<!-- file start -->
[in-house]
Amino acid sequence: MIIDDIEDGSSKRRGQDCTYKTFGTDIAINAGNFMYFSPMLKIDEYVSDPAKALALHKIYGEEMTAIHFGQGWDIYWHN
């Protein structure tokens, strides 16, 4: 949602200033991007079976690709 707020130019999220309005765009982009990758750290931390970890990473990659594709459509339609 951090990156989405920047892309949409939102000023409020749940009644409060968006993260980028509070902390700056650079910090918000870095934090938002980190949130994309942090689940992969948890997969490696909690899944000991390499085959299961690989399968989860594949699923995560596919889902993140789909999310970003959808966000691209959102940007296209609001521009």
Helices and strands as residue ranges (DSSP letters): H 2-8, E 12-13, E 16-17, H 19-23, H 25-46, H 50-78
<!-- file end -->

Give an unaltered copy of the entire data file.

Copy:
[in-house]
Amino acid sequence: MIIDDIEDGSSKRRGQDCTYKTFGTDIAINAGNFMYFSPMLKIDEYVSDPAKALALHKIYGEEMTAIHFGQGWDIYWHN
């Protein structure tokens, strides 16, 4: 949602200033991007079976690709 707020130019999220309005765009982009990758750290931390970890990473990659594709459509339609 951090990156989405920047892309949409939102000023409020749940009644409060968006993260980028509070902390700056650079910090918000870095934090938002980190949130994309942090689940992969948890997969490696909690899944000991390499085959299961690989399968989860594949699923995560596919889902993140789909999310970003959808966000691209959102940007296209609001521009």
Helices and strands as residue ranges (DSSP letters): H 2-8, E 12-13, E 16-17, H 19-23, H 25-46, H 50-78